LivSim can use LSAM input data or user-created input data. The LivSim architecture is summarized in Figure S1, LivSim maintains lists of transplant candidates with characteristics including Model for End-Stage Liver Disease (MELD) score, ABO blood type, and status 1 or hepatocellular carcinoma exceptions if applicable. Events are processed in time and include new patient listings/re-listings, organ procurements, and status updates/MELD progressions of candidates. For the (re)listing event, a patient is added to the waitlist and is assigned characteristics and future updates. During the update event, LivSim updates the candidate's MELD score and potentially removes the candidate from the waitlist or indicates the candidate's death. An organ procurement event triggers a match-run to offer the liver to someone in accordance with the specified allocation rules and geographic structure. A statistical model evaluates whether an offer is accepted. If accepted, LivSim determines whether the recipient will relist and, if necessary, return the recipient to the waitlist after calculating graft failure time.

When the simulation finishes, it outputs the following statistics:

  • DSA-average MELD at transplant and standard deviation
  • DSA-median MELD at transplant and standard deviation
  • Number of transplants by year and by DSA
  • Number of waitlist mortalities by year and by DSA
  • Number of waitlist removals by year and by DSA
  • Average transplant waiting time by year and by DSA
  • Number of procured organs sent or received between DSAs

Using the above output and LSAM data, LivSim can also produce statistics on posttransplant mortalities, relisting and retransplant mortalities, and organ transport distances and times.

The LivSim code is extensible and modular: users can include new features (eg, update survival models, allocation rules, and so on) and post them to the software repository that includes version tracking. Open sourcing of LivSim promotes transparency5 and encourages community-wide development of allocation policies that follow robust design principles and potentially lead to saving more lives and reducing geographic disparity. Using the former, results generated by LivSim approximate those of LSAM v Aug 2014.2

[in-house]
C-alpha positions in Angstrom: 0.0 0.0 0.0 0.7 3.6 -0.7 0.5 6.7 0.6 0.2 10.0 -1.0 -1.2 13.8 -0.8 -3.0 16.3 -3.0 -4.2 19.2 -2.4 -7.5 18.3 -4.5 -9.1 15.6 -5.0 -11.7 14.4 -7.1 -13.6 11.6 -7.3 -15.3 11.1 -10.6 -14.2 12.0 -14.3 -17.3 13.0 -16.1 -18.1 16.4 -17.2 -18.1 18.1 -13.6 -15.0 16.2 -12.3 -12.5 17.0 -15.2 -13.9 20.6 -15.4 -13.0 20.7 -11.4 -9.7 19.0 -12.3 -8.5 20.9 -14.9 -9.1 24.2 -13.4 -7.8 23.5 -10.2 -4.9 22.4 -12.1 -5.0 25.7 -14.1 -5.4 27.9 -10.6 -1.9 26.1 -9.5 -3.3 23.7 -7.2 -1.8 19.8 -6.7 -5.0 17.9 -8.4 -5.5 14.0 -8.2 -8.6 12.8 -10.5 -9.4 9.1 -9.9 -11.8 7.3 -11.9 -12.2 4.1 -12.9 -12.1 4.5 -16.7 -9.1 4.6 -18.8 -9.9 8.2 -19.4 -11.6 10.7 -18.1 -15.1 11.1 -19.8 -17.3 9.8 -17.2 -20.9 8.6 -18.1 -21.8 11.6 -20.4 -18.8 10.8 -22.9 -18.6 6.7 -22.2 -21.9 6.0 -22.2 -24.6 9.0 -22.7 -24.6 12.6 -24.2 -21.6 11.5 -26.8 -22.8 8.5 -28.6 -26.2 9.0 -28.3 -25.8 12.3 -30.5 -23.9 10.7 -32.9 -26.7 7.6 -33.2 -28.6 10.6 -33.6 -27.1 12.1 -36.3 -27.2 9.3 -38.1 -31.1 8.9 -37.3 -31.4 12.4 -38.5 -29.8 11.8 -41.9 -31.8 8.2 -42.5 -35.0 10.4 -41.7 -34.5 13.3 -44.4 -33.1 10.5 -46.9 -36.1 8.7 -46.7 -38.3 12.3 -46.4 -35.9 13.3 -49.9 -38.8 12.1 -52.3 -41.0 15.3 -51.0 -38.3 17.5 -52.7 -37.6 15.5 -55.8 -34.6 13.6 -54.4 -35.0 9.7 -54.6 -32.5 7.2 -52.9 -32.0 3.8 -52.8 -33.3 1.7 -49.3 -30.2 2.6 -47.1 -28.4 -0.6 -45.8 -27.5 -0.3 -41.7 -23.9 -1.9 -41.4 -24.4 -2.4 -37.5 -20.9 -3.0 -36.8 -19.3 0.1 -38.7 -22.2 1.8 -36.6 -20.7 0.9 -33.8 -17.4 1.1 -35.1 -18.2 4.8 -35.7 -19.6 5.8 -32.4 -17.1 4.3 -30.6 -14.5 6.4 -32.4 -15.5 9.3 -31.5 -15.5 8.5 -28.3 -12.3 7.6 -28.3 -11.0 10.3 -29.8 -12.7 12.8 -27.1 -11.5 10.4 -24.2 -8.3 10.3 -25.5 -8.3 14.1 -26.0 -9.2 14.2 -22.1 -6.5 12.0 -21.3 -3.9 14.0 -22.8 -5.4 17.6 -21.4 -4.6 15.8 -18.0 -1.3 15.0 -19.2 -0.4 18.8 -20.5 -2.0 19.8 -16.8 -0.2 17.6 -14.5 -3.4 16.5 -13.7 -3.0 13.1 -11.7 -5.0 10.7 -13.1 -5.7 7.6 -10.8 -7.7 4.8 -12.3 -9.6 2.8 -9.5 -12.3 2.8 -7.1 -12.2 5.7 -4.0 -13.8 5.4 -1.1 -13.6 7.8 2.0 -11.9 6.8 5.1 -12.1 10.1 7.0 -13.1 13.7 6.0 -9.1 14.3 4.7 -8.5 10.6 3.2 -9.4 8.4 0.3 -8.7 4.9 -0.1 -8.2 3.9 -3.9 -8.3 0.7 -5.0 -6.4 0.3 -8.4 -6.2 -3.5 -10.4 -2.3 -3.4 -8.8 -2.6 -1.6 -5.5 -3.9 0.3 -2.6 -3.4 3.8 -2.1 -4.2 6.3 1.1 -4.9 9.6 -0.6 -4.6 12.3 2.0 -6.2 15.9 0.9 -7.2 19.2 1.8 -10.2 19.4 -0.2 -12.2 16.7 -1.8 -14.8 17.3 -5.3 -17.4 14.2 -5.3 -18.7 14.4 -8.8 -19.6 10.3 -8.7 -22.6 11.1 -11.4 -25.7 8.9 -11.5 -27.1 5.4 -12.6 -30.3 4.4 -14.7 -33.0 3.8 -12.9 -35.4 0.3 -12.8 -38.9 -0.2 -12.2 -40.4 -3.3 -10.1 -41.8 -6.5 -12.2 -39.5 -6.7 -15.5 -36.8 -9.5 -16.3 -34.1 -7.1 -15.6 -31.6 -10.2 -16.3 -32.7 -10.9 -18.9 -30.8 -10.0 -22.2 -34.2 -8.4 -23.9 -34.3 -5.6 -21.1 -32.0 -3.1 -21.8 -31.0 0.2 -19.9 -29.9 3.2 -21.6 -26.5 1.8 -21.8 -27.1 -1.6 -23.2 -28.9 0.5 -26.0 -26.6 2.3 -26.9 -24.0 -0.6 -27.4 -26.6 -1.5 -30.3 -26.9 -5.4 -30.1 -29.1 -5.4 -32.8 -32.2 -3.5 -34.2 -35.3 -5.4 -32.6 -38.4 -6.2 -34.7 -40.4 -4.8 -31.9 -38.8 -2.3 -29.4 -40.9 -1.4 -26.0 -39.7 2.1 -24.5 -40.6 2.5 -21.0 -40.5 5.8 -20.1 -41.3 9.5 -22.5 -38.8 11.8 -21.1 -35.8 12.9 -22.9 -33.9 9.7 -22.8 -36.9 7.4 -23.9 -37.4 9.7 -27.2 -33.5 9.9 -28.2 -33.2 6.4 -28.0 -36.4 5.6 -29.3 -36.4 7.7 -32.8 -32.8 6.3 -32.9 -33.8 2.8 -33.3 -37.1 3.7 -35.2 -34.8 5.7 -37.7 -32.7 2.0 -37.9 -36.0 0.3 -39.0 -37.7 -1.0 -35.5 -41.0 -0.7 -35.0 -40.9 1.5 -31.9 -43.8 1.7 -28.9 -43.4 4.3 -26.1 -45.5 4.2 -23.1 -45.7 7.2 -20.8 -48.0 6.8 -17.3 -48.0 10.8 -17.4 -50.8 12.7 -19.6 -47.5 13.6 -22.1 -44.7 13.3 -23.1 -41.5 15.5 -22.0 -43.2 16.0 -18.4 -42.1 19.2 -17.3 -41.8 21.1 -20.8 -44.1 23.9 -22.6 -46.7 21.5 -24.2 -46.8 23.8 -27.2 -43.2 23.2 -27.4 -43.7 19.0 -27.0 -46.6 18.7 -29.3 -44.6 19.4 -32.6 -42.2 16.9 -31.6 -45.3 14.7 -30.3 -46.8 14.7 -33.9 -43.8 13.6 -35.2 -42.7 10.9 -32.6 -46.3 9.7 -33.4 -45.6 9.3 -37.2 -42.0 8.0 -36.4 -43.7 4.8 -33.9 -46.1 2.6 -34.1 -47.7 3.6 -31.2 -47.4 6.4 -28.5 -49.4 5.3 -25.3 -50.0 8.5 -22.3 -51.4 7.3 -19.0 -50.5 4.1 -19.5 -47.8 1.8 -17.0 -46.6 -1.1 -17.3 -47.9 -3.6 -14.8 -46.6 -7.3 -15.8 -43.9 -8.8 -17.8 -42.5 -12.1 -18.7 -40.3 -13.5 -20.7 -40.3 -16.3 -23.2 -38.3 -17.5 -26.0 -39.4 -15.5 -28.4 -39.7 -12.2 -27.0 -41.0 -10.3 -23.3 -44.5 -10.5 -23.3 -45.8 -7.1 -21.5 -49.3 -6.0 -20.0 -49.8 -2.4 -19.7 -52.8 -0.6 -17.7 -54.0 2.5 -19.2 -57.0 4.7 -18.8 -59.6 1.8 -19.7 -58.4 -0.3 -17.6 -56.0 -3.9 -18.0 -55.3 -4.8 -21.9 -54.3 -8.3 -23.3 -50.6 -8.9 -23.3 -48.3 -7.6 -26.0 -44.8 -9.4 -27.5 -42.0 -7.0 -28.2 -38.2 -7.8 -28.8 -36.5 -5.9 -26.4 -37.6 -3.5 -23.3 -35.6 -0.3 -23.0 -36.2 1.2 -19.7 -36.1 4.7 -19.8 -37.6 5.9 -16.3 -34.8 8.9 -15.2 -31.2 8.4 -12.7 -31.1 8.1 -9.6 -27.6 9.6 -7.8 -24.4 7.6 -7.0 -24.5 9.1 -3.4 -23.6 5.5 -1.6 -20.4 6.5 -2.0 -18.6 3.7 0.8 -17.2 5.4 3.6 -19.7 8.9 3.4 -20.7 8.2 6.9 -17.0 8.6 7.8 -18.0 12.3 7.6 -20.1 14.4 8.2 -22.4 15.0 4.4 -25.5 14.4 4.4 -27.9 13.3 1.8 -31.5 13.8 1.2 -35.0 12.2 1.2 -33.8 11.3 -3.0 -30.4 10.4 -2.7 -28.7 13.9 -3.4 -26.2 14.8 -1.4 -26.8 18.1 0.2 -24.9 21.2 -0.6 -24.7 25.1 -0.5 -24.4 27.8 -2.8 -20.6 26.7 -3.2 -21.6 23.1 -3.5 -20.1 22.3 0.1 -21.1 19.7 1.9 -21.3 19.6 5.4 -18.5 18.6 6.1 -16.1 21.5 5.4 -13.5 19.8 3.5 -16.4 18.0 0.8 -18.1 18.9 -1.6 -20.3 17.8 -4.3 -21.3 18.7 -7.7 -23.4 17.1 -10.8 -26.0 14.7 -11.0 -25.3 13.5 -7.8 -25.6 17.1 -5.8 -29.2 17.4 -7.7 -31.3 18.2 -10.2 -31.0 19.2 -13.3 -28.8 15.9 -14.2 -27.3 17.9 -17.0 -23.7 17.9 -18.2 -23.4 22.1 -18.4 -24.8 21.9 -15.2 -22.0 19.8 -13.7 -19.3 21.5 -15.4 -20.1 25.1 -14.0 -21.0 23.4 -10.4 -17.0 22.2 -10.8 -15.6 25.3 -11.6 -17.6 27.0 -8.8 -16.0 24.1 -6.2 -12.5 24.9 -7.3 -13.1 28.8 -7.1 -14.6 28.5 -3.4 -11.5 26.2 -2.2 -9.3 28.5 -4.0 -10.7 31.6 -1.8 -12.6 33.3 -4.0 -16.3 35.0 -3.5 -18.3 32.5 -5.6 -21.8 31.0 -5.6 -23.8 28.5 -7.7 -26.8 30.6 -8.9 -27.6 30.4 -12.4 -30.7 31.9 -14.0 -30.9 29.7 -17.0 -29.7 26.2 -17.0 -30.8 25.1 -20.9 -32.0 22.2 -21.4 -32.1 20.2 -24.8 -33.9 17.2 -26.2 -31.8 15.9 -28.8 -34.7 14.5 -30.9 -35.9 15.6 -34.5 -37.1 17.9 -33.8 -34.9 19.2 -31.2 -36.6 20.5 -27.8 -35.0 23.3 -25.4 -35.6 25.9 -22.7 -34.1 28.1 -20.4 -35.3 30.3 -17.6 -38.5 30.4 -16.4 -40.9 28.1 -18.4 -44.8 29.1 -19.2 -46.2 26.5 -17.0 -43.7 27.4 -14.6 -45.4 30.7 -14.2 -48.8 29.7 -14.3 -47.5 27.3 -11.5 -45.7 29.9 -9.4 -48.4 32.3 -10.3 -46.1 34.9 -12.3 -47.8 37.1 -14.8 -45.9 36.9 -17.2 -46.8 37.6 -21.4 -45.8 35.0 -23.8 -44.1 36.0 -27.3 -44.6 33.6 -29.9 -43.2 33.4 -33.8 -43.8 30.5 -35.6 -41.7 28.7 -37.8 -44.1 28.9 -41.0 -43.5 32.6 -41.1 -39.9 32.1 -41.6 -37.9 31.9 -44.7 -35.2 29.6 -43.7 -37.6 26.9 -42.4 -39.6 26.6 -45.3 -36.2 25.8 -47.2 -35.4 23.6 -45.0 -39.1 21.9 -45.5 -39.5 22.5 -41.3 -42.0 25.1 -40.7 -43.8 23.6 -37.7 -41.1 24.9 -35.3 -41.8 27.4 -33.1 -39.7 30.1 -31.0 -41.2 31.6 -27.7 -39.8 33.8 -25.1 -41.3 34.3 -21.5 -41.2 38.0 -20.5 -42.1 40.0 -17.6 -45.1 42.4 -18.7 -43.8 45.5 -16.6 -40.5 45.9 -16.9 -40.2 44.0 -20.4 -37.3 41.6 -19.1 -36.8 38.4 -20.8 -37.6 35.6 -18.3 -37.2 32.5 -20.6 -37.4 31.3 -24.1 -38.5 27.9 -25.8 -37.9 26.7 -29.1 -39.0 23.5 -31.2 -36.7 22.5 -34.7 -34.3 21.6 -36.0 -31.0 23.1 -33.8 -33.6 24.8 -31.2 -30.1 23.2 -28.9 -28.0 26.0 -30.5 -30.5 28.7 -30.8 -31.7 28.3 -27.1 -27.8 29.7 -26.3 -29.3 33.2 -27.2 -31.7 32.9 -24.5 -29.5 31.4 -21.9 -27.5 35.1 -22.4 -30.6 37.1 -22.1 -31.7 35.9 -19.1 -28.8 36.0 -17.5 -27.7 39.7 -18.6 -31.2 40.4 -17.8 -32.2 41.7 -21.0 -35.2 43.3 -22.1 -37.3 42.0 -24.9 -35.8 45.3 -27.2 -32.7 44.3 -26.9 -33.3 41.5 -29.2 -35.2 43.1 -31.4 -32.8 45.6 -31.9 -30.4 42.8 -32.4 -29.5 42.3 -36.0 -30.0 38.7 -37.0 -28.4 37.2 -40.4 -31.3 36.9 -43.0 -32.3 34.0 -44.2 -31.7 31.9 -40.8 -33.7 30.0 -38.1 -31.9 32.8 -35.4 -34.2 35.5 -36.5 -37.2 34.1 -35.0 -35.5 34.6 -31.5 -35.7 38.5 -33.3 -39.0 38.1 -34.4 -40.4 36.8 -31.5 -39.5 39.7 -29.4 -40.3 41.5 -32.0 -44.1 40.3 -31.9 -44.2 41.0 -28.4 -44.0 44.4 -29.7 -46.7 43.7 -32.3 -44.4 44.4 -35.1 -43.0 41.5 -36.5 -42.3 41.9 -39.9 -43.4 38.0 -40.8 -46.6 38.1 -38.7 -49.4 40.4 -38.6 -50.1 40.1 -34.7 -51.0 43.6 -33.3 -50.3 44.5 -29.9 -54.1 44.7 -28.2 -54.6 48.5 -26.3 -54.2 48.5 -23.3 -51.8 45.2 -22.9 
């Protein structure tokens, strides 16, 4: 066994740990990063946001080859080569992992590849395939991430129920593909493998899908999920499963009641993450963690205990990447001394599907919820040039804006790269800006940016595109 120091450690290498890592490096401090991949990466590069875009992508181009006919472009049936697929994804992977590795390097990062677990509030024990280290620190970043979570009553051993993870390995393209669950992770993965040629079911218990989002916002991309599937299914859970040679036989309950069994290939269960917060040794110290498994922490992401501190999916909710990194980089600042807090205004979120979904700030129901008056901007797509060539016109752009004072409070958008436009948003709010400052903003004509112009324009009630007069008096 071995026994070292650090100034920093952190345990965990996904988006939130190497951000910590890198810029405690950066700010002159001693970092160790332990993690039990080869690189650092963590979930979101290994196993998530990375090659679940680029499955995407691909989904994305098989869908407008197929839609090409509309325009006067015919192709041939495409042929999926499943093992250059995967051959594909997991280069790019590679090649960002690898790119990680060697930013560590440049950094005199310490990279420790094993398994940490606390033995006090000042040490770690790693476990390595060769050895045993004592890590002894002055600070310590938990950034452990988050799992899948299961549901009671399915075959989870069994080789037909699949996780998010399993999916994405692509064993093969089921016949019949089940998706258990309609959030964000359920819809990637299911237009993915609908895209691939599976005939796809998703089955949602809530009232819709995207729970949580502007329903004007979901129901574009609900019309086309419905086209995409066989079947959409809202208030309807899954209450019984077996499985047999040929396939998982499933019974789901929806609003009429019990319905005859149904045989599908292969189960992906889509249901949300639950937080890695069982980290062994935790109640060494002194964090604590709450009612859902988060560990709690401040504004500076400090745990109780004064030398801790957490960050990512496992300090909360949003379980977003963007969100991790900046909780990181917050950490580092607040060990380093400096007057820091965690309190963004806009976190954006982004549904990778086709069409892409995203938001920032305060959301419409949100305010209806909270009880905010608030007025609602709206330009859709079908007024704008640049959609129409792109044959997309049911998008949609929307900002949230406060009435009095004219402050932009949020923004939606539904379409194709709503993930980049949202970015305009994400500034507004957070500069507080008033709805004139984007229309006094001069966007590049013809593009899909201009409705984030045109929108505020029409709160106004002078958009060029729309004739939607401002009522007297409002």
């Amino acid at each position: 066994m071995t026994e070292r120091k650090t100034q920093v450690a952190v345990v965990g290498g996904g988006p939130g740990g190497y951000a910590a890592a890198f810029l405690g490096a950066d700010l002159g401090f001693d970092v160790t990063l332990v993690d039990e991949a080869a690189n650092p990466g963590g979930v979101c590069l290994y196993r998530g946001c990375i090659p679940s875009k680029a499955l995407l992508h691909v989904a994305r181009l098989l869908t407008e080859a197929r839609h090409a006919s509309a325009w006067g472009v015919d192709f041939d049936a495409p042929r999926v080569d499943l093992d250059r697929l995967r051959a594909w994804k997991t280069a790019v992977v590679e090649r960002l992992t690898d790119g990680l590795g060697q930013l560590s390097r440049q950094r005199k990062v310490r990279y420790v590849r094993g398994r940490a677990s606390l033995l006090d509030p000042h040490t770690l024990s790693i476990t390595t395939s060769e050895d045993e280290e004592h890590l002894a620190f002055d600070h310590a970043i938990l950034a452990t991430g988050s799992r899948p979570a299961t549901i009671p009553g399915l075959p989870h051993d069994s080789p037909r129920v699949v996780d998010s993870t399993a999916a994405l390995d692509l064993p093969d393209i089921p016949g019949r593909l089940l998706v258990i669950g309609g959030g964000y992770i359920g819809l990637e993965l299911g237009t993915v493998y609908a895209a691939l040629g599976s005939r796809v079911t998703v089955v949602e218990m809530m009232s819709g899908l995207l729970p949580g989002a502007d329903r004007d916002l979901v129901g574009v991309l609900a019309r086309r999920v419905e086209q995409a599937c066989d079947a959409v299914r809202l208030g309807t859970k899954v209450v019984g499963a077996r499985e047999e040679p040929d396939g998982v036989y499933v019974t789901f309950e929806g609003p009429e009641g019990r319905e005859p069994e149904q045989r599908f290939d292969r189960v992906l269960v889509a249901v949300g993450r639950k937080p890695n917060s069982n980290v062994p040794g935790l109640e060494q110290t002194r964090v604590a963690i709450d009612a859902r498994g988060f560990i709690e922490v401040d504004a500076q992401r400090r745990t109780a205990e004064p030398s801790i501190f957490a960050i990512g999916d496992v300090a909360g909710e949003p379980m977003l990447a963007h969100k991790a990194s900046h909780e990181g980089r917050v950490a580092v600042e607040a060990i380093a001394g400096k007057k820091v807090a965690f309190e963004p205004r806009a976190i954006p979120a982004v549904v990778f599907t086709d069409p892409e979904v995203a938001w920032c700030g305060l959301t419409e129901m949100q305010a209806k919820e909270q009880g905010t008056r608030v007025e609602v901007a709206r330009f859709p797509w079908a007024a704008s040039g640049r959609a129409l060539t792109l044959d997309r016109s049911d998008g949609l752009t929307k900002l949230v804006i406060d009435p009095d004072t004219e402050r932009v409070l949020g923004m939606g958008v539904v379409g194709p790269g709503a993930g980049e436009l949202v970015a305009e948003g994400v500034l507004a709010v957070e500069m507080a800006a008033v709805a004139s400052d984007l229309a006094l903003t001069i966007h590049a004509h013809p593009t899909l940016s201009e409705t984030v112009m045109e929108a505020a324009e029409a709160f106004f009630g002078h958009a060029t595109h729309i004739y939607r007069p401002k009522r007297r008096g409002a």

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1. Liver Simulated Allocation Model: User's Guide. [computer program]. SRTR; 2014.
2. Kilambi V, Mehrotra S. Improving liver allocation using optimized neighborhoods. Transplantation. 2017;101:350–359.
3. Mehrotra S, Kilambi V, Bui K, et al. A concentric-neighborhoods solution to disparity in liver access that contains current UNOS districts. [published online September 6, 2017]. Transplantation. 2017. doi: 10.1097/TP.0000000000001934.
4. Gentry SE, Massie AB, Cheek SW, et al. Addressing geographic disparities in liver transplantation through redistricting. Am J Transplant. 2013;13:2052–2058.
5. Ladner DP, Mehrotra S. Resolving misconceptions about liver allocation and redistricting methodology—reply. JAMA Surg. 2016;151:992.